Our next question is from Heath Terry from Goldman Sachs. Please proceed with your question.

Heath Terry -- Goldman Sachs -- Analyst

Great. Thanks. Just a couple of things I want to -- kind of related. How should we think about where capacity utilization of the fulfillment infrastructure is at this point with the wave of growth that we've seen and the wave of new warehouse announcement? What kind of capex is going to be necessary to sort of bring you back to what you would consider normal levels that you're -- that you'd be growing from? And then there's obviously been a lot of discussion around the capacity limitations that third-party shipping networks are going to see this holiday season, given demand.

How much of an issue do you see that as being -- and given your investments in your own delivery capacity, does that become a competitive advantage for you during the holiday?

Brian Olsavsky -- Chief Financial Officer

Yeah. Thanks, Heath. I'll start with that last one. Yes, I know they're all intertwined here.

So the third-party shipping, we rely on third-party shippers. We have great partnerships around the globe with third-party shippers, and we know that their capacity will be tight, as well ours. We do feel good that we've invested quite a bit in our own capacity. And you just mentioned that about half of our Ops capex is going to expand in transportation.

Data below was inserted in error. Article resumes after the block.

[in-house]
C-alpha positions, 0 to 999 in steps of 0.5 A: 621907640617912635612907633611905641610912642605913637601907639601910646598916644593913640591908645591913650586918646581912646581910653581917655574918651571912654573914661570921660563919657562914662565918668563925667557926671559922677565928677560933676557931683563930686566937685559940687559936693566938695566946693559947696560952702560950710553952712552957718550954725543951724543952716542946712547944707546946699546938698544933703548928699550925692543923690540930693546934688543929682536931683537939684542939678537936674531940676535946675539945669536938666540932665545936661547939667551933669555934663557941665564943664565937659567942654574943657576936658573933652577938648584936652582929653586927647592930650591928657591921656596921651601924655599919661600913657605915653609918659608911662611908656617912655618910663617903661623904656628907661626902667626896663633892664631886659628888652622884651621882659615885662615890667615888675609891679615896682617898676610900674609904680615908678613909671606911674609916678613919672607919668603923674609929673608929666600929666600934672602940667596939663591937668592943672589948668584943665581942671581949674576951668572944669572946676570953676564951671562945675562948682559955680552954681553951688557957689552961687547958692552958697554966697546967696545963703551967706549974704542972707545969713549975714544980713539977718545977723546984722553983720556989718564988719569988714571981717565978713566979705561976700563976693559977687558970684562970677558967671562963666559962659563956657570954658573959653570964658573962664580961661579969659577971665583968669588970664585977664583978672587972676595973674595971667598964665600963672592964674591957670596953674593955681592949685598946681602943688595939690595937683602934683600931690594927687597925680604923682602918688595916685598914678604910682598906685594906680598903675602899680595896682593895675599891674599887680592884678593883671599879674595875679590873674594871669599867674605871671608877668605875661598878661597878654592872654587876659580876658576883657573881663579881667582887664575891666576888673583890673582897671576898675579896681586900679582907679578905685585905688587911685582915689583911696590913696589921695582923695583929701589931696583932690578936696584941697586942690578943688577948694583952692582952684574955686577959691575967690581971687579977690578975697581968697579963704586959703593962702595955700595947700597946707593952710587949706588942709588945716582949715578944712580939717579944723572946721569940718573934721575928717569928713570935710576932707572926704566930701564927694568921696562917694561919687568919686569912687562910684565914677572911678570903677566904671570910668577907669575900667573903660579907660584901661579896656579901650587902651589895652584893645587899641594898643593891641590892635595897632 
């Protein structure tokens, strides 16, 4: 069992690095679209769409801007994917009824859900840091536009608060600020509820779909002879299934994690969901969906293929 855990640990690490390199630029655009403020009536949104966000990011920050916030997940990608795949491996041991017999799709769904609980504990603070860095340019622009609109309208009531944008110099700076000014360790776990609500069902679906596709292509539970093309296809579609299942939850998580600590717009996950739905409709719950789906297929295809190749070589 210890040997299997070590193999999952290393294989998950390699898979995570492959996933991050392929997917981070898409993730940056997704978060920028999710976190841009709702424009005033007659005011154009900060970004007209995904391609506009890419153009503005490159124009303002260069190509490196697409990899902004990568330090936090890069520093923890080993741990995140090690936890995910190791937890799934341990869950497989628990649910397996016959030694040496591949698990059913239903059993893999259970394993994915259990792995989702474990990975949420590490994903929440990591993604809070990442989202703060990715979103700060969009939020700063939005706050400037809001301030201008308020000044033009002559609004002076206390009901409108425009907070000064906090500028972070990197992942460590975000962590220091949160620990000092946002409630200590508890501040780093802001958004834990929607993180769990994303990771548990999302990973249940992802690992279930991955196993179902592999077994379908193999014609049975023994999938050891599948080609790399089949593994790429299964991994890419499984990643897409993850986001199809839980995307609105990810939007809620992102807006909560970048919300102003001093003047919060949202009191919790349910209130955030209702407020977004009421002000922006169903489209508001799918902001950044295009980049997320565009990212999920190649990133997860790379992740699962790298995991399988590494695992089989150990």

A lot of the people that we're hiring are also focused on transportation. So we feel good that we've been able to develop that capability a lot this year because we've needed it, and we're going to need it in Q4. Having said that, it's going to be tight for everyone. And I think it's -- we'll all be stretched, and it's advantageous to the customer and probably to the companies for people to order early this year.

But regardless of the order pattern, we're going to do our best to get the usual excellent service to our customers. On capex levels, again, we've grown our infrastructure -- excuse me, our fulfillment and logistics infrastructure 50% this year. We'll see again what that implies for next year. We do see continued expansion and capex specifically in our transportation area.

So that will be the start of probably a multiyear period where we're higher on capex for that. But we'll see. Right now, we're just focused on Q4 and giving the guidance for Q4. Your question on capacity utilization, it's been very tight this year.

Certainly, we were able to fill up a lot of our -- any excess capacity in Q2 and Q3 that might have seasonally been excess. As we get into Q4 and everything stepping up, we're adding it and using it simultaneously. We had a really good test for Prime Day, and we feel good about the performance of the network, and we continue to add on top of that. So lots of excitement around the holiday, and -- but we feel we're in good shape and ready to go.


Our next question is from Mark Mahaney with RBC. Please proceed with your question.

Mark Mahaney -- RBC Capital Markets -- Analyst

Thanks. Two questions, please. How should we think about these $4 billion expenses in the fourth quarter, the $7 billion year to date? Like, do you view them more as one-time-ish or just overall increases as you build out the network? Are they structured or one-time-ish? I really want to get at that. Secondly, international segment has been nicely profitable or reasonably profitable for two quarters in a row.